Academic Departments Refuse Whiteboard Donation

Mario Micallef

Eggplant Editor 

“My only regret in life is that my name cannot be erased from the history books; pity on those who must suffer the use of my monstrous creation”: the last words of James Pillans (inventor of the blackboard). The chalkboard was created over 200 years ago as a torture device for school houses. Its purpose, at the time, served as a training tool for young children to learn that fixing all of your life’s mistakes will leave a white chalky residue that cannot be wiped away. Now, in the modern context, a slightly different method is used. A hot button topic that is discussed by anyone who is #awake is whether whiteboards should be the staple board in the classroom and uproot the ancient chalk-smeared blackboards. Simply tradition or grave controversy: that is the question now that the academic departments here at Holy Cross have again turned away yet another donation of whiteboards. So, I caught up with Father Creta who is buried in the Jesuit cemetery and wanted to get his thoughts on the matter. His response was unintelligible but I used a shovel to dig a hole and was then able to faintly hear him give his support towards the effort to uproot the chalkboards, claiming that he had prayed several times a day for God to rid the hill of our chalky hell.

Students have been pleading for the eradication of blackboards for years but the teaching staff holds their ground strong.  Through tears, “I die every time a piece of chalk scrapes against a blackboard,” exclaims a junior chemistry major William Nye. I caught up with William at a protest that was held in lieu of the academic department’s annual denial of the whiteboard donation. The donation is known to be sponsored by an anonymous 1960 graduate that simply attaches a single piece of paper with a $500,000 check that reads, “God hates chalk.” William Nye leads the pro-whiteboard activist group who, at the moment, are currently looking for anyone interested in filling the position of “Expo Communication Secretary.” In the day and age of autonomous cars one might ask themself how and why chalkboards are still used in classrooms. The pro-chalkboard argument comes solely from the academic department staff. Physics department chair Meil Ofgrass Byson released a statement on the matter saying, “It’s the chalk, that’s why we will never let the blackboards go. We educators know first hand the cognitive benefits of consuming large quantities of chalk. It’s well-known that Einstein had chalk in his coffee and lit chalk incense daily to reach genius level cognitive abilities. I myself go through three boxes of chalk sticks a day, my IQ is now positive and has risen 150 points since I was first introduced to chalk consumption.” In addition, teachers from the English department who wish to remain anonymous profess that chalk helps them comprehend literature at a level they claim is superhuman.  “There’d be no way we could teach Shakespeare to freshmen unless we had our chalk supplements combined with use of the blackboards. Be the chalk, be the text.” Every academic department’s reason for keeping the chalkboard leads back to their affirmation of its prodigious mental power.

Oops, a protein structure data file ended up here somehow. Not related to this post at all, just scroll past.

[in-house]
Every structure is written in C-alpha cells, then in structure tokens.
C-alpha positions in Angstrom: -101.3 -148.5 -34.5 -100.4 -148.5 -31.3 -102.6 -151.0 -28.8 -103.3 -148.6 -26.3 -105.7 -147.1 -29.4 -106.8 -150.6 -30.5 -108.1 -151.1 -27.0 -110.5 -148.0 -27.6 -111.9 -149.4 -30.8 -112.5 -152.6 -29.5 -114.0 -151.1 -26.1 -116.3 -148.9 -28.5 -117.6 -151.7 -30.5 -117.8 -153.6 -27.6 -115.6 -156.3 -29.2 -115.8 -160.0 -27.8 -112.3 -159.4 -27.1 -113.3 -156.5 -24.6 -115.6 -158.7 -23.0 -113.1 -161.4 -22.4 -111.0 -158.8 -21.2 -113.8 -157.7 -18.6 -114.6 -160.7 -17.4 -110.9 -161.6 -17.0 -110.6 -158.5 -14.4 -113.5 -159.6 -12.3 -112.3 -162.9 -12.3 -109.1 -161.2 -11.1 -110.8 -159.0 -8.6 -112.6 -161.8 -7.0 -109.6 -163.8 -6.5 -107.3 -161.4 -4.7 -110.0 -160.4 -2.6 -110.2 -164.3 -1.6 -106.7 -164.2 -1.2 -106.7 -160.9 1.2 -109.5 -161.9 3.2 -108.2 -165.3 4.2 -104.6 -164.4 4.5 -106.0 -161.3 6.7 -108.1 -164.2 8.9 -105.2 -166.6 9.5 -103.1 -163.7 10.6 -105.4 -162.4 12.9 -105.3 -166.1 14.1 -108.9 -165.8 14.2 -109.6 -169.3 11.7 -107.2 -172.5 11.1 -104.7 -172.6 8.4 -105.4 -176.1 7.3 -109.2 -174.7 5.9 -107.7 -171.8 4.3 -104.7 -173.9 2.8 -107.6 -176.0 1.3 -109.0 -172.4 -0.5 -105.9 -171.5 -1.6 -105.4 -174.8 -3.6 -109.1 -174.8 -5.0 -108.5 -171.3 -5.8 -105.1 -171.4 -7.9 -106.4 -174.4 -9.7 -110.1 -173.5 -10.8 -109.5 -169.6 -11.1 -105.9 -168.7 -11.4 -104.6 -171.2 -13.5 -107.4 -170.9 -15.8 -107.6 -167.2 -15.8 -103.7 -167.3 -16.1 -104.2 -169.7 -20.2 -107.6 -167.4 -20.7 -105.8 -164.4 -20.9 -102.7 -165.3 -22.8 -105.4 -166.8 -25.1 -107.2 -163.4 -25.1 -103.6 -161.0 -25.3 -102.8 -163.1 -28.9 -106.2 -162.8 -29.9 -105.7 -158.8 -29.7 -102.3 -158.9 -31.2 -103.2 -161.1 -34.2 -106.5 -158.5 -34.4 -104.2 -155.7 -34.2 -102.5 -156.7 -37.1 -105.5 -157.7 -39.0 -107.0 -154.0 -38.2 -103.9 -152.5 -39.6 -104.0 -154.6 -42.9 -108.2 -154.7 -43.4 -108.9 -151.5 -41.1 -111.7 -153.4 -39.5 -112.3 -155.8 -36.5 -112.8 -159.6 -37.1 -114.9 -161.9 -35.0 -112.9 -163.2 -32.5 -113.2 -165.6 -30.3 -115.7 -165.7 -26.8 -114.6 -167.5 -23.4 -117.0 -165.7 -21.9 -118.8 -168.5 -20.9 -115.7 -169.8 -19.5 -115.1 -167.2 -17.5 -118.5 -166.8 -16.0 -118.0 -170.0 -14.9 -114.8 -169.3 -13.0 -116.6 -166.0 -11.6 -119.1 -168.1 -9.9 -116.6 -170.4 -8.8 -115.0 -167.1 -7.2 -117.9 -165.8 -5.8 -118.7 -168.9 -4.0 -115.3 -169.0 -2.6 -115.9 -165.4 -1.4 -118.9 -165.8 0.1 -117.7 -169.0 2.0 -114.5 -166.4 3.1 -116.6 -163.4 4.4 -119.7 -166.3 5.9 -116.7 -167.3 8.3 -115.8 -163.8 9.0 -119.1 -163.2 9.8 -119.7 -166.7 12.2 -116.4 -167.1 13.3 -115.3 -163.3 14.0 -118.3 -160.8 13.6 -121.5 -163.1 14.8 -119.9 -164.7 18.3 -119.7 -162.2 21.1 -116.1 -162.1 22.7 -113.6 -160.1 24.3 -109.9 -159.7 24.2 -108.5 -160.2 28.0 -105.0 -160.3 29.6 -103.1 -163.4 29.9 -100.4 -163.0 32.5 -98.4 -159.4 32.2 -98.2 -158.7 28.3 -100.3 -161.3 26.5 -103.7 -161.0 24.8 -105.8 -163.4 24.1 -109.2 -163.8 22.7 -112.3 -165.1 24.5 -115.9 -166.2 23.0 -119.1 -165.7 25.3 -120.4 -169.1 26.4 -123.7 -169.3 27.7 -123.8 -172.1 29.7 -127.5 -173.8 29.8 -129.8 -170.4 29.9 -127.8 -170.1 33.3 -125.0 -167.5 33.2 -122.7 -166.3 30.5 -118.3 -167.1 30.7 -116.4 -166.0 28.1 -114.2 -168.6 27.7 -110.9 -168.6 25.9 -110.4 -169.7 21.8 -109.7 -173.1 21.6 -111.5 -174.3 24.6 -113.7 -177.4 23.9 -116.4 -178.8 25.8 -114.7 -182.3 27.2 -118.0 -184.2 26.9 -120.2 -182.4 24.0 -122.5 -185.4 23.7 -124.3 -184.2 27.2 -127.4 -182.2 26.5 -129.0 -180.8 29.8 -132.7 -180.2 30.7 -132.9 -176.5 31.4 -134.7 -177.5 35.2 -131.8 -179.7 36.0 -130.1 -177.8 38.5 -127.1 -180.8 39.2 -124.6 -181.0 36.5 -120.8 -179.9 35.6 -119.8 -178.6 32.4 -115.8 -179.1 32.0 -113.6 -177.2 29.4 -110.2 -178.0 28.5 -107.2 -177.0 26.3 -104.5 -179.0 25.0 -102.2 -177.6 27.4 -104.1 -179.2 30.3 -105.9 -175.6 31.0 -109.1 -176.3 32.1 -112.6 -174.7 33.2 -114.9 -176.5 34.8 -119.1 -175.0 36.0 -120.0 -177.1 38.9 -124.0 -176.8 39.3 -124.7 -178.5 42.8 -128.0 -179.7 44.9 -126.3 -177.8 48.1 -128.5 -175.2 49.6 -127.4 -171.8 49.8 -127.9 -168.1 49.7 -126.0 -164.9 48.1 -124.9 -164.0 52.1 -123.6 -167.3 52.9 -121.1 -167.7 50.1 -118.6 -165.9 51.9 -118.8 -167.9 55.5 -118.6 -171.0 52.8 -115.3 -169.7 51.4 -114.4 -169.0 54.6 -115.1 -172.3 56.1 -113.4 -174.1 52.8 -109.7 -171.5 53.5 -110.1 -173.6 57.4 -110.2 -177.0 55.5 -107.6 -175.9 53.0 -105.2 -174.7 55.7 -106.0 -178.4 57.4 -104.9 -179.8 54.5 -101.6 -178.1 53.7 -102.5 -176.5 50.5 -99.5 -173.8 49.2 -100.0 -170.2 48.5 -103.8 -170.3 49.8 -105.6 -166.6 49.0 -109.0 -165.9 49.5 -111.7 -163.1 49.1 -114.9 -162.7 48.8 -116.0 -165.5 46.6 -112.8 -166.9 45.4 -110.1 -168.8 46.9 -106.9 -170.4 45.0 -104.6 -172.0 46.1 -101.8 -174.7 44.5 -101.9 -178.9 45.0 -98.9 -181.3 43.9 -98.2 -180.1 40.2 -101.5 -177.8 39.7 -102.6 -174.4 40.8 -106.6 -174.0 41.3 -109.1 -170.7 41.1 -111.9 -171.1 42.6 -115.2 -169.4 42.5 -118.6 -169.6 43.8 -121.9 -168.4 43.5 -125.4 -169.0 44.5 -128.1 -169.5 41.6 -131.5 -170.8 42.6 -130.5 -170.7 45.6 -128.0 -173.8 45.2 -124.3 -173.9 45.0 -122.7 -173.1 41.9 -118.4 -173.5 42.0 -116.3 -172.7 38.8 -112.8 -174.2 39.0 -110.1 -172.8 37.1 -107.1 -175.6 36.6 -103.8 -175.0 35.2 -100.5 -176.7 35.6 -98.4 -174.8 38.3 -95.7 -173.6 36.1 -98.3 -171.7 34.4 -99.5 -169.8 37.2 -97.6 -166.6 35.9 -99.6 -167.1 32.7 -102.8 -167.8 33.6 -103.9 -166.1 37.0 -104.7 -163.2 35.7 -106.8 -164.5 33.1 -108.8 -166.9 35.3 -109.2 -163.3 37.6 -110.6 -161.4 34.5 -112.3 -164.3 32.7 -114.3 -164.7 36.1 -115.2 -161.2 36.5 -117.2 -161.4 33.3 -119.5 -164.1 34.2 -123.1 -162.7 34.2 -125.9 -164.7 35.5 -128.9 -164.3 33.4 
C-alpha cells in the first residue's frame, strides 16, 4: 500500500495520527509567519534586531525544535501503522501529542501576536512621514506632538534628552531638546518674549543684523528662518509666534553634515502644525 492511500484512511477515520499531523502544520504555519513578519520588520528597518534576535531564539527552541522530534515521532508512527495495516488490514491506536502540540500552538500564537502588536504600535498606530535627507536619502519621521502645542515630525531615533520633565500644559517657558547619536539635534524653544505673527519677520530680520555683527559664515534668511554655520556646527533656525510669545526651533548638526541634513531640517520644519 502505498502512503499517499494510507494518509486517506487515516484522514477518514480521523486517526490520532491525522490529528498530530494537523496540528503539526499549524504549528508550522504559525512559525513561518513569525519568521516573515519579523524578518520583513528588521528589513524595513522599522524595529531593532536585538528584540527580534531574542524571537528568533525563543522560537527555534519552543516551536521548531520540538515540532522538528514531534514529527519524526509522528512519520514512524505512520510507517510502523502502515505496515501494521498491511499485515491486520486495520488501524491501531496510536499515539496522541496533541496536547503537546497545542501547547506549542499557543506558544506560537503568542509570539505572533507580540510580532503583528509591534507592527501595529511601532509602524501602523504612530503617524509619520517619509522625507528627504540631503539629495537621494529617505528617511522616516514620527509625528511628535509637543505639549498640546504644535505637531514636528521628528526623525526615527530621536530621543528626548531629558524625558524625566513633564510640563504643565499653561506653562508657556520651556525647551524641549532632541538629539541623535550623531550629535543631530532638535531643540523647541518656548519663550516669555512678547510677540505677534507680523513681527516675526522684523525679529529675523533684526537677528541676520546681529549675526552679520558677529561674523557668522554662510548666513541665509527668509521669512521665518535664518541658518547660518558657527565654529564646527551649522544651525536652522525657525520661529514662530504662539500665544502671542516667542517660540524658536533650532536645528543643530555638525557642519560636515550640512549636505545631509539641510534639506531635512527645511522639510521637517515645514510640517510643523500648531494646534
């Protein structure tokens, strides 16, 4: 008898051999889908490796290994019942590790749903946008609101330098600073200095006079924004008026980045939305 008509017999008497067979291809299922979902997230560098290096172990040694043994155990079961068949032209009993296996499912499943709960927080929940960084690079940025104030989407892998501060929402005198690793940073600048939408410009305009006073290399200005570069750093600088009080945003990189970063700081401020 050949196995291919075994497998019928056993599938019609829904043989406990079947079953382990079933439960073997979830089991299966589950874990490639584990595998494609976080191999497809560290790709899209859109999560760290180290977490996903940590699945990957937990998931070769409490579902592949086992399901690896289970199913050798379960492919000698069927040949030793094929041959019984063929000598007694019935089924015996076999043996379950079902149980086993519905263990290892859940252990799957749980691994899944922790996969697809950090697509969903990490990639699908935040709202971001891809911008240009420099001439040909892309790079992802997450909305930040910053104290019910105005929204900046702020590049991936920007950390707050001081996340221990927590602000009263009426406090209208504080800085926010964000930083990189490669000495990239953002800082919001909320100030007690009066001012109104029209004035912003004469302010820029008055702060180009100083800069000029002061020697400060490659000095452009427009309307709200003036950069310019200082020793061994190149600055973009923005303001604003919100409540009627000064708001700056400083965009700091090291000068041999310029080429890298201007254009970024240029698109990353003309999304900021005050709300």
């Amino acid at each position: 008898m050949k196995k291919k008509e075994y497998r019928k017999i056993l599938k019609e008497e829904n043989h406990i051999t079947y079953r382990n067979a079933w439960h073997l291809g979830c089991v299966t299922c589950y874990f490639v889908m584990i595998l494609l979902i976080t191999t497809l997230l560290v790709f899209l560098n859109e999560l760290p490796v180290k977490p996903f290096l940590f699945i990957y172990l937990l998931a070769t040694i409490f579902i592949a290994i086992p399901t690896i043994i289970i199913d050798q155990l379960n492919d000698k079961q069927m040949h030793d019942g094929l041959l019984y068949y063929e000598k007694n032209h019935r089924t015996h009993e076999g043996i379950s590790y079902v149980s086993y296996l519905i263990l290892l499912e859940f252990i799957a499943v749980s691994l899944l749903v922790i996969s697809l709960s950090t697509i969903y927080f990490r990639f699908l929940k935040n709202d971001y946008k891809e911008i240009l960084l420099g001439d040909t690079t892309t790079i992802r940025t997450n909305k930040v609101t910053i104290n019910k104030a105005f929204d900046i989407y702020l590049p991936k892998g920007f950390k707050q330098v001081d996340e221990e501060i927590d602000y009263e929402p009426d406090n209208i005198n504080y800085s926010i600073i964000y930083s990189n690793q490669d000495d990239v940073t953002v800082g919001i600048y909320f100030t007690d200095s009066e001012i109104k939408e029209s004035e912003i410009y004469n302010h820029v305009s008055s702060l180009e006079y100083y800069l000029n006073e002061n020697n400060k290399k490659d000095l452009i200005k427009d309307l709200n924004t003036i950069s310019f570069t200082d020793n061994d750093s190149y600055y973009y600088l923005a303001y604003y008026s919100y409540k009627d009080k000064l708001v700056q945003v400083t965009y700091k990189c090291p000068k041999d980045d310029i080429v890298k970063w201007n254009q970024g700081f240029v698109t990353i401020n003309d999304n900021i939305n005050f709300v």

Here lies the only argument for keeping the blackboards, a pseudoscience defense of chalk. Is this claim of chalk as a wonder supplement for your brain actually true? I called the leading researcher in the country on cognitive advancement from chalk to find out. Count Von Count out of the University of Sesame is two years into a study that is looking to see if there are cerebral benefits to ingesting chalk. He claims, “Although our study is not yet conclusive I can without a doubt expel the notion that claims any benefits from chalk consumption. We actually strongly advise against it due to the fact that through all of the 30,000 mice trials we have performed, not one has lived from the 10000 mg shot of chalk.” Expert testimony, schoolwide activism, and the outspoken hatred of chalkboards would be enough for most schools to make the switch to whiteboards, but will Holy Cross? It’s up to us to make a change and to stand up against hate; let’s be the generation to #switchtoexpo.

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